A Portland Farmer Talks About How Climate Change Killed His Christmas Trees

"If we get these hot, dry summers with very little water, then the tree gets stressed and it’s going to die, one way or another. "

Dave Roy, center, and his family on their Christmas tree farm.

Dave Roy sees a bleak Christmas future.

Roy, 67, is a lawyer who's been farming Christmas trees since 1985. He owns Quail Creek Ranch Christmas tree farm in Portland's Northwest Hills, where customers can cut down their own trees.

And he says Oregon's drought conditions killed almost all of the seedlings he planted this year.

Roy planted 9,000 trees, which would have taken 10 to 12 years to grow. Only 10 percent survived. At roughly $2 per tree, he says the financial loss was more than $16,000.

"I usually plant 10 trees and at least nine will survive," Roy says. "And this is a 90 percent death rate, so it's kind of the total opposite. It means I just have to replant everything again and hope the weather cooperates a little more this year."

He adds that while this year's tree loss is the worst he's ever seen, Oregon's increasingly warm and dry conditions over the past couple years have been slowly shrinking his stock.

Add Oregon's Christmas tree shortage to the "naughty" list of effects from climate change.

Oregon grows more Christmas trees than any other state in the nation. Last Thursday, the state supplied the 75-foot noble fir that graces the White House lawn.

But you might have a hard time finding a tree this year. That's because fir survival rates have been slowly decreasing. "It's been the last three hot, long, dry summers that have been problematic," says Chal Landgren, a Christmas tree breeding specialist with Oregon State University. He says 30 percent of seedlings at his Aurora test plot died this year. Three years ago, that number was 10 percent.

It stands to reason that Christmas trees—noble, Nordmann and Turkish firs that thrive in cool, damp Pacific Northwest climates—are dying. This summer was the hottest on Portland record, and drought conditions throughout the state are still rated severe to extreme.

Roy's daughter, Whitney, helps with operations. She says Quail Creek was open to customers for only three weekends this year to save some crop.

"We want to have enough trees to be able to open next year," she says. "We don't want to look out at a bare field."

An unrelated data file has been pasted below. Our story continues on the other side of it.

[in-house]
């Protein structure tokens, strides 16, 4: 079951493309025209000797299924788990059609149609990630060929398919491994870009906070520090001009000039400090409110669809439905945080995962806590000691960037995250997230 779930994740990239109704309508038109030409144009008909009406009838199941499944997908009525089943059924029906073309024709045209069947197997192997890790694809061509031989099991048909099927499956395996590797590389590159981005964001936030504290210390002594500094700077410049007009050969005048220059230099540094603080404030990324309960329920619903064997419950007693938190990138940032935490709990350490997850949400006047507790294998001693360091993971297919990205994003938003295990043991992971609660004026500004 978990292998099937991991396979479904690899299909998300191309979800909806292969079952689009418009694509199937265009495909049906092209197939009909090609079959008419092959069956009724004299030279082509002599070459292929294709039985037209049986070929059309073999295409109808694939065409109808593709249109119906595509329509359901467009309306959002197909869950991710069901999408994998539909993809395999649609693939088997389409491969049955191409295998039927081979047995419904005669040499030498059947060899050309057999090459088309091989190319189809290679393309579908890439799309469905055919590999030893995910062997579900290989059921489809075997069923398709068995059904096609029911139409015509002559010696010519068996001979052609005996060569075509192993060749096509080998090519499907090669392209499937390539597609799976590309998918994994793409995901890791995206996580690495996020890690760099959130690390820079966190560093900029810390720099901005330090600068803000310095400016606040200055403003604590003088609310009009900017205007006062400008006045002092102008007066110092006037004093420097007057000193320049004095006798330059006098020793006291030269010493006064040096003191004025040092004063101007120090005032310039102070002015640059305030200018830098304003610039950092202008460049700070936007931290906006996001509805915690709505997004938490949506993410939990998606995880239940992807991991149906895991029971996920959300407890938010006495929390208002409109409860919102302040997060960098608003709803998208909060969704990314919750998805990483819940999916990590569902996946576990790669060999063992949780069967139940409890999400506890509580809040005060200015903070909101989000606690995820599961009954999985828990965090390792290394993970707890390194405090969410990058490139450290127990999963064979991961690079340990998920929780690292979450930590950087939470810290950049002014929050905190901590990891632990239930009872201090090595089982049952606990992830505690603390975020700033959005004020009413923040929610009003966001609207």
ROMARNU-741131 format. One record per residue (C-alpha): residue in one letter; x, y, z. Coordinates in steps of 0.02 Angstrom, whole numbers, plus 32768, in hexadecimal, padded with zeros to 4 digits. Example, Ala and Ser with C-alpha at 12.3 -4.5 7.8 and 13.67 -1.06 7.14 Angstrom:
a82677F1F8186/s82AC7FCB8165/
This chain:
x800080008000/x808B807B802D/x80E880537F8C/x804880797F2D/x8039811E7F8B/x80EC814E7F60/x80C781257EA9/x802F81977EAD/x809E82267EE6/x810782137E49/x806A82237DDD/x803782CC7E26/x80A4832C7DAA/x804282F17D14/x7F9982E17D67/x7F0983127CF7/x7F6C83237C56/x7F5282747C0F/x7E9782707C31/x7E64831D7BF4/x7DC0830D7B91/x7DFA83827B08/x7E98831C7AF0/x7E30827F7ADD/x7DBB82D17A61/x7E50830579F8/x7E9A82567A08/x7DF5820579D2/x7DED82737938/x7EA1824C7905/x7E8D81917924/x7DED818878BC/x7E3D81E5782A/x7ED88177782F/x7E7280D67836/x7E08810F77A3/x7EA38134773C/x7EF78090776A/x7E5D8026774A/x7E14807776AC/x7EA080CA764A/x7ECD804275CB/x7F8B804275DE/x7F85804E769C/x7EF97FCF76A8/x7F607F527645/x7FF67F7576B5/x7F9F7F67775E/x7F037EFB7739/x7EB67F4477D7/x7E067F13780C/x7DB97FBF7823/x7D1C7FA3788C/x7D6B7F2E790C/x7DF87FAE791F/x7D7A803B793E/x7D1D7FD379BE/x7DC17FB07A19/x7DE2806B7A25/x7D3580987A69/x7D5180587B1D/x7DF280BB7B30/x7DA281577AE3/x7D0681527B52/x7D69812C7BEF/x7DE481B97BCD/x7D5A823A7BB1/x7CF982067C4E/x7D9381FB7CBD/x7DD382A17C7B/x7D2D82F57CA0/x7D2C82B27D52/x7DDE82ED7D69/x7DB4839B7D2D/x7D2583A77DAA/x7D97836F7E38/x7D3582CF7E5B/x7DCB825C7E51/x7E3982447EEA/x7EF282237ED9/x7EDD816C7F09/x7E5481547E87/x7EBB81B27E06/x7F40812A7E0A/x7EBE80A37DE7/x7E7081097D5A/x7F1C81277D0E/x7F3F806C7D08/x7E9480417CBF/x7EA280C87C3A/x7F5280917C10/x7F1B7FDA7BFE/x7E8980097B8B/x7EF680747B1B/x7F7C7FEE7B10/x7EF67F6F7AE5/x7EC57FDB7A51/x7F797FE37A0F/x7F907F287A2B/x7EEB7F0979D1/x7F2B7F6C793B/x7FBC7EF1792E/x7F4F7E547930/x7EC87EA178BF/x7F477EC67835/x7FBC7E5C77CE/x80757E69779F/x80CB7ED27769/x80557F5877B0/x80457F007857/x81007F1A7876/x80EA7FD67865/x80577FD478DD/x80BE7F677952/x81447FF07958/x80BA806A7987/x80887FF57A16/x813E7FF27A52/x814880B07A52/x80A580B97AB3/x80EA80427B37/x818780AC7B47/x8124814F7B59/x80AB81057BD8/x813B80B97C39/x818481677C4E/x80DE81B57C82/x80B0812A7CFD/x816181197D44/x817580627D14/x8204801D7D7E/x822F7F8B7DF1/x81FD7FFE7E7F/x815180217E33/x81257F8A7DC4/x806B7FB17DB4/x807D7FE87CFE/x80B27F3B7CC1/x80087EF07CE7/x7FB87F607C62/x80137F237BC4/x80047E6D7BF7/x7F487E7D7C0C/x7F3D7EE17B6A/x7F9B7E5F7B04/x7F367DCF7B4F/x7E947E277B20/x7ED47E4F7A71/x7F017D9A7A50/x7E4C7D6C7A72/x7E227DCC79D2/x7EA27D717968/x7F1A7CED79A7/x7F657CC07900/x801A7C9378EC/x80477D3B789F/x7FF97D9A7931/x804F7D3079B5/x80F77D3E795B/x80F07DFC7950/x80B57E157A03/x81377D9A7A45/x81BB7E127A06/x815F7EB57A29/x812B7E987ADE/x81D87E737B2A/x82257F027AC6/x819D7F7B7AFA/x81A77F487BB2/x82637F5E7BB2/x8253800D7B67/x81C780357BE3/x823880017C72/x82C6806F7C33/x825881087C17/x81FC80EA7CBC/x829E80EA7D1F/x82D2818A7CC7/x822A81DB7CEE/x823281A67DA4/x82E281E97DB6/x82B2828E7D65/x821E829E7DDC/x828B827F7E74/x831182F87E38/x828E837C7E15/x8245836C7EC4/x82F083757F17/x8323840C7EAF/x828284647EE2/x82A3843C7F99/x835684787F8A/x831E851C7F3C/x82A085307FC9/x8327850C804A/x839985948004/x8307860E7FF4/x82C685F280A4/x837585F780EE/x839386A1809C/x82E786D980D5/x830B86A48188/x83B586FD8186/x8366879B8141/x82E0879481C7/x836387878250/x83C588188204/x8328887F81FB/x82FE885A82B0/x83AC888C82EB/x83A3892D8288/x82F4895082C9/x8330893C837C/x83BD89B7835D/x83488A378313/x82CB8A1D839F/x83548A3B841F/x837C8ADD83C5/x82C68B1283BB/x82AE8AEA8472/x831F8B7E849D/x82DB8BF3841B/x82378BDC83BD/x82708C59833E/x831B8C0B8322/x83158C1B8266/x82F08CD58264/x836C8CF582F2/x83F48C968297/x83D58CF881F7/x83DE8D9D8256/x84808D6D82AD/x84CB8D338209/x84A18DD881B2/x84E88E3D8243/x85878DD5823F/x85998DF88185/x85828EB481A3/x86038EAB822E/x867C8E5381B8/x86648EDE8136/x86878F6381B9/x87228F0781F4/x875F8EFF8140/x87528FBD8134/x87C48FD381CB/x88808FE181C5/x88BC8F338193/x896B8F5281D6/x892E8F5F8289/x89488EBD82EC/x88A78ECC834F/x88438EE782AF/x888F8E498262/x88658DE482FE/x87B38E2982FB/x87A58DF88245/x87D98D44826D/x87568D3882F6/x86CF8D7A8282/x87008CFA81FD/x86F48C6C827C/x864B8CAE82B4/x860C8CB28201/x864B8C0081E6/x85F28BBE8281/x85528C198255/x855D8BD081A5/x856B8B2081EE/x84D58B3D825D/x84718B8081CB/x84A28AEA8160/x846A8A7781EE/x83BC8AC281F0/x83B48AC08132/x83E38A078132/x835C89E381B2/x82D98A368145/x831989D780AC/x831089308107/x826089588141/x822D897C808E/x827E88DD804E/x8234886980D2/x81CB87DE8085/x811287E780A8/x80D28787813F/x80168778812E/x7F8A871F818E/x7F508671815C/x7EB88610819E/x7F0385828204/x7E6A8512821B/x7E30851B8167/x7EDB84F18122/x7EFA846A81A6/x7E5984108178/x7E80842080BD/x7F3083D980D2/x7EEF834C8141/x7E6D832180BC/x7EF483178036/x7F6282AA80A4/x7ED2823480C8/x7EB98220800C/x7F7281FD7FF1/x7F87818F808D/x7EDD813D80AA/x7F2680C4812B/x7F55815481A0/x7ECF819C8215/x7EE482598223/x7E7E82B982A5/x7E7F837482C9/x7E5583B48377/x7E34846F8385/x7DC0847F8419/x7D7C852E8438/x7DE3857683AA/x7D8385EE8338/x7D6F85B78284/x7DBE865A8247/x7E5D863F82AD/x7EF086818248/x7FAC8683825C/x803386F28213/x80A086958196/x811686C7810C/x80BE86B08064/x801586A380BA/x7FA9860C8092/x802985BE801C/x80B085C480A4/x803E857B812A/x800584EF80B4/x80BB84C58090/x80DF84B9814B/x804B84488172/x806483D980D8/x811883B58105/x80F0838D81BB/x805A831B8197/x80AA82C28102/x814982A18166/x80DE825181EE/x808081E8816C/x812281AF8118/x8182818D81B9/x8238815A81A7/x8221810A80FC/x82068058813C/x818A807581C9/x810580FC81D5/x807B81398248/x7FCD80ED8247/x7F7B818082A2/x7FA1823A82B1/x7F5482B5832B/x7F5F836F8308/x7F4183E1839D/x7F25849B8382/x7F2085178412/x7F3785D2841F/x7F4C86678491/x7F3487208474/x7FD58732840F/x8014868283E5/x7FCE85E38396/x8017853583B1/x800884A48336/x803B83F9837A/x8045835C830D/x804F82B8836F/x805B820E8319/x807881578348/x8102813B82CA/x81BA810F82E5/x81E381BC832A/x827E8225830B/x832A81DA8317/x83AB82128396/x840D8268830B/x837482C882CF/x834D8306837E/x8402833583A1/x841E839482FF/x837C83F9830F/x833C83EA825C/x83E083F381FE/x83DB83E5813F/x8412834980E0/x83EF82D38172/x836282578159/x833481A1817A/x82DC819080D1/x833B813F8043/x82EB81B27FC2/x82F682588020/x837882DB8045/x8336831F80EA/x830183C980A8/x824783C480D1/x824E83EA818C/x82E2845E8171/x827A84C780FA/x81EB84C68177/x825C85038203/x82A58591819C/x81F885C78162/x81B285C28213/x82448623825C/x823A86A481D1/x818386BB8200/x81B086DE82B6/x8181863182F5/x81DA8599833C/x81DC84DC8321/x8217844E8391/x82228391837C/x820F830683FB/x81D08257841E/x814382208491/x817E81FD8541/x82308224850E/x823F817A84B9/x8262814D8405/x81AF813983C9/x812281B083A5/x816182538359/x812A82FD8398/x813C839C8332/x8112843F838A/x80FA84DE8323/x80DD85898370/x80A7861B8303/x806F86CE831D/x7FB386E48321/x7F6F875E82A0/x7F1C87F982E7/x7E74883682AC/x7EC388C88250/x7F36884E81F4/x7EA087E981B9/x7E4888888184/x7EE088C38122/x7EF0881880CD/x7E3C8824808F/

WW talked to Dave Roy this week about how the climate stole Christmas.

WW: How severely has the drought impacted Quail Creek Ranch?

Dave Roy: We plant in February to March of each year, and this last year, we lost probably 90 percent of our seedlings. They just didn't survive because it was too dry and then too hot in the summer. We've been noticing some heat stress on some of the bigger trees as well, which usually doesn't happen because they are down quite a bit farther into the soil. That means the dry is going down farther and farther, affecting more of the root.

How serious is the threat?

If we get these hot, dry summers with very little water, then the tree gets stressed and it's going to die, one way or another. The big thing is the new seedlings. They've got to stay moist in the ground down to a foot or so, because if the root dries out then the tree dies.

Is there anything you can do to stop the trees from dying?

We're trying to change our planning approach a little bit. We're using Zeba, a corn-based [absorbent] product similar to what's used in diapers, but this is an all-natural, corn-starchlike product. We dip the roots in it when we plant them, and the Zeba draws the moisture to the plant. It's used in the Middle East and places where they have very, very little water and they're trying to draw as much in as possible.

Can you grow existing trees more quickly to make up for this year's loss?

The problem is that if you grow a Christmas tree too fast, it gets leggy and spacey and usually people don't like that tree. People want natural-looking trees, but they want trees that are also cultured so that they look like the perfect Christmas tree. It's a long-term project. That's the whole problem.

Are you thinking about quitting?

We've spent a lot of money developing [the farm] as a U-cut, with roads, a warming hut, hiking trails and all types of amenities for people. It could be [transformed into] a venue-type site. We're looking at the whole thing and saying, "OK, what else can we do here that's similar?"

We also are looking at growing trees elsewhere and bringing them into the farm and selling them as a pre-cut tree. But most people would prefer to go out and cut them.

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